Jalapeño peppers are from the Mexico, but they are an important part of Tex-Mex cuisine. Jalapeños are cited by that name in English from at least 1929.
The Texas legislature named the jalapeño the official state pepper in 1995. In 1997, the Texas legislature made the chiltepin the “official state native pepper.”
(Oxford English Dictionary)
orig. and chiefly U.S.
[Mexican Sp. (chile) jalapeño Jalapa chilli: see JALAP n.]
Also jalapeño pepper. A very hot green chilli pepper, used esp. in Mexican-style cooking.
1949 J. TRAHEY Taste of Texas 28 Homesick Hors d’Oeuvre… A bottle or can of pickled peppers (preferably jalapenas). 1964 MRS. L. B. JOHNSON White House Diary 25 Apr. (1970) 123 Hash is one of Lyndon’s favorite foods, especially with jalapeños.
The jalapeño is a small to medium-sized chile pepper that is prized for the hot, burning sensation that it produces in the mouth when eaten. Ripe, the jalapeño can be 2-3.5 inches and either red or more commonly green. It is a cultivar of the species Capsicum annuum. The name jalapeño is pronounced IPA: [hɑləˈpeɪnjoʊ] or IPA: [hæləˈpeɪnjoʊ] in English, and IPA: [xalaˈpeɲo] in the original Spanish. It is named after the city of Xalapa, Veracruz where it was traditionally produced.
H.C.R. No. 105
HOUSE CONCURRENT RESOLUTION
WHEREAS, The State of Texas has traditionally recognized a variety of official state symbols that embody the proud spirit and rich heritage of our state; and
WHEREAS, The bluebonnet, the pecan tree, and the ruby red grapefruit are examples of natural specimens that serve to exemplify the abundance and diversity of the Texas landscape; and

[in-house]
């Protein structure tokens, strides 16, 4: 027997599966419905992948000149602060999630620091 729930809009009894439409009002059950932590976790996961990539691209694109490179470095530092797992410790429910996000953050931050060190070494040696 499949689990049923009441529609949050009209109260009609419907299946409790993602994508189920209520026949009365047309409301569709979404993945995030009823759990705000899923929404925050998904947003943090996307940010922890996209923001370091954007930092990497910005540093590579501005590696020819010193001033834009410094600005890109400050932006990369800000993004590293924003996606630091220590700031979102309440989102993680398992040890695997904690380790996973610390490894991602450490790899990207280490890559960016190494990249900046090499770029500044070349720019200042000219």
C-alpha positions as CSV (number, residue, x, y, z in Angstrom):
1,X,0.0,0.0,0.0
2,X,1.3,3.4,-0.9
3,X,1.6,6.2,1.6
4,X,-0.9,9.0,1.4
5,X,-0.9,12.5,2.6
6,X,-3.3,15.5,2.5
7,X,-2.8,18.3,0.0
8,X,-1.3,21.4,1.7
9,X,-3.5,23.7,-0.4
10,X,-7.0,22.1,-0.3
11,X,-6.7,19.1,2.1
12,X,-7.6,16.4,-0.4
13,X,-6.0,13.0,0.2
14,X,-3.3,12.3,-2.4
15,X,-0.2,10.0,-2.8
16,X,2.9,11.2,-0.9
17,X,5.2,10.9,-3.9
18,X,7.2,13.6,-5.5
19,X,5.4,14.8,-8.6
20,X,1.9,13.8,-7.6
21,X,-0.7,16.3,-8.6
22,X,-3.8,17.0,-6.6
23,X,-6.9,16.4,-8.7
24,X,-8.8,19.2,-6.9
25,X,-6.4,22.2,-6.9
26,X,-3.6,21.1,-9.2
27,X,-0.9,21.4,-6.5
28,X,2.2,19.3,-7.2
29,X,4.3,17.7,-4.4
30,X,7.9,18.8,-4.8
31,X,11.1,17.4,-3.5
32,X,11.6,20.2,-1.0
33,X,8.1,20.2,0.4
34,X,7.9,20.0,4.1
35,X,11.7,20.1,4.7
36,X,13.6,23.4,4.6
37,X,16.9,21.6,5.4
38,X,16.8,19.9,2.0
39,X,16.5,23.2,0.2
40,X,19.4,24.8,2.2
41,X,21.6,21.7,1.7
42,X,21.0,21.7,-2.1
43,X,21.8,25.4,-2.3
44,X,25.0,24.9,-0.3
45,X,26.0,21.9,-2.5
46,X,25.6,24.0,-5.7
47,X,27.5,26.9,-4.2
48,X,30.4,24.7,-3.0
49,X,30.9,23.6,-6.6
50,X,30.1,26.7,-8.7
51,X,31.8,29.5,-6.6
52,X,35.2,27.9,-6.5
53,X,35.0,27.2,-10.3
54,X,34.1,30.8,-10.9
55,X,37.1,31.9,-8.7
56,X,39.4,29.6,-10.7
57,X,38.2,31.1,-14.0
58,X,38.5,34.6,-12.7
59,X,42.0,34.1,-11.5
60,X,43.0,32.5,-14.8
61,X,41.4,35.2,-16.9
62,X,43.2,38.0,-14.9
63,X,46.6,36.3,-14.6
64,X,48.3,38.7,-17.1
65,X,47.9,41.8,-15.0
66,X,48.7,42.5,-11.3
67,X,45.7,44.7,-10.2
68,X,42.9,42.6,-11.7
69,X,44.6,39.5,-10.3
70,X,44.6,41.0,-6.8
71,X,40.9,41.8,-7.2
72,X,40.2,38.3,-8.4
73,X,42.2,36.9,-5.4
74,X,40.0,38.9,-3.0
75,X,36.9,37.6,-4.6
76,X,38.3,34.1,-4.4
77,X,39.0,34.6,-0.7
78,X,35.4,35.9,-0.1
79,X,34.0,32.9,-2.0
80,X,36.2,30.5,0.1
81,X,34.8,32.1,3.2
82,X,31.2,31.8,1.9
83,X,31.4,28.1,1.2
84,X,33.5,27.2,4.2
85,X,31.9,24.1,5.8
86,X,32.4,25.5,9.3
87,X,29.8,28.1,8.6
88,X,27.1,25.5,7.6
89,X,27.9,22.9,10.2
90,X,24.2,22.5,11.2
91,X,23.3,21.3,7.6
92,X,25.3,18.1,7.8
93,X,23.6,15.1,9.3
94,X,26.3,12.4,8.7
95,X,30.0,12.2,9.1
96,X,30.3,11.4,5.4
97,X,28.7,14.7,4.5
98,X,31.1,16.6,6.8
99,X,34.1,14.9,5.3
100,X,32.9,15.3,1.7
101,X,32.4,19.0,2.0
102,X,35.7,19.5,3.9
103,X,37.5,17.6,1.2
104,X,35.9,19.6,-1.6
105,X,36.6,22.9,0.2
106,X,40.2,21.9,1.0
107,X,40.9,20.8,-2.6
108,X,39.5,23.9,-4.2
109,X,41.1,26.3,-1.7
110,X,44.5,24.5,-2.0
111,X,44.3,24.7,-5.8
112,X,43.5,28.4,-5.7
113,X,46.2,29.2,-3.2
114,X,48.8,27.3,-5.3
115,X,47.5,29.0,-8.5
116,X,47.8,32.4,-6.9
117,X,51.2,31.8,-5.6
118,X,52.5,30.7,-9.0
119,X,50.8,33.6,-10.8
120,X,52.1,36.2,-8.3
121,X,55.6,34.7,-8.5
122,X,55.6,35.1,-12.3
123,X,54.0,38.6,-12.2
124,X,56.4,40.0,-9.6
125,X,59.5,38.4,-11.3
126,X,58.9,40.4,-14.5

WHEREAS, In keeping with this custom, the designation of the jalapeno as the official State Pepper of Texas will provide suitable recognition for this delicious and indispensable staple of Texas cuisine; and
WHEREAS, Capsicums, more commonly called peppers, provided nourishment for Native Americans in central Mexico as early as 9,000 years ago and, following the voyage of Columbus to the Americas, became a popular addition to the diets of people throughout the world; and
WHEREAS, The most popular variety of capsicum, the jalapeno, is considered by many Lone Star citizens to be an essential ingredient in chili, our official State Dish; found in salsa and queso, the ubiquitous jalapeno is used by Texans to add zest to even the most common American dishes, and many brave souls have been known to consume the fiery foodstuff in its raw and pickled states; and
WHEREAS, In addition to pleasing Texas palates, jalapenos are an important agricultural crop in the Lone Star State, which leads the nation in jalapeno production and consumption; these savory peppers are also a hot commodity in the national marketplace, with demand growing at an estimated 15 to 20 percent each year; and
WHEREAS, Jalapenos get their distinctive sting from capsaicin, a chemical used to treat arthritis, shingles, sore muscles, and nerve disorders and believed by many researchers to be effective in the fight against cancer and heart disease; the remarkable health benefits of these small but potent peppers are compounded by the fact that they contain as much vitamin A as carrots and more than twice the vitamin C of oranges and lemons; and
WHEREAS, A culinary, economic, and medical blessing to the citizens of the Lone Star State, the jalapeno is widely recognized as an emblem of our state and is a distinctive reminder of our state’s unique heritage and diverse culture; now, therefore, be it
RESOLVED, That the 74th Legislature of the State of Texas hereby designate the jalapeno as the official State Pepper of Texas.
18 October 1929, San Antonio Light, pg. 8C ad:
Chiles Jalapenos (Mexican Peppers)
San Antonio’s Largest and Finest Food Market
Texas (Lone Star State Dictionary) • (0) Comments • Thursday, November 02, 2006 • Permalink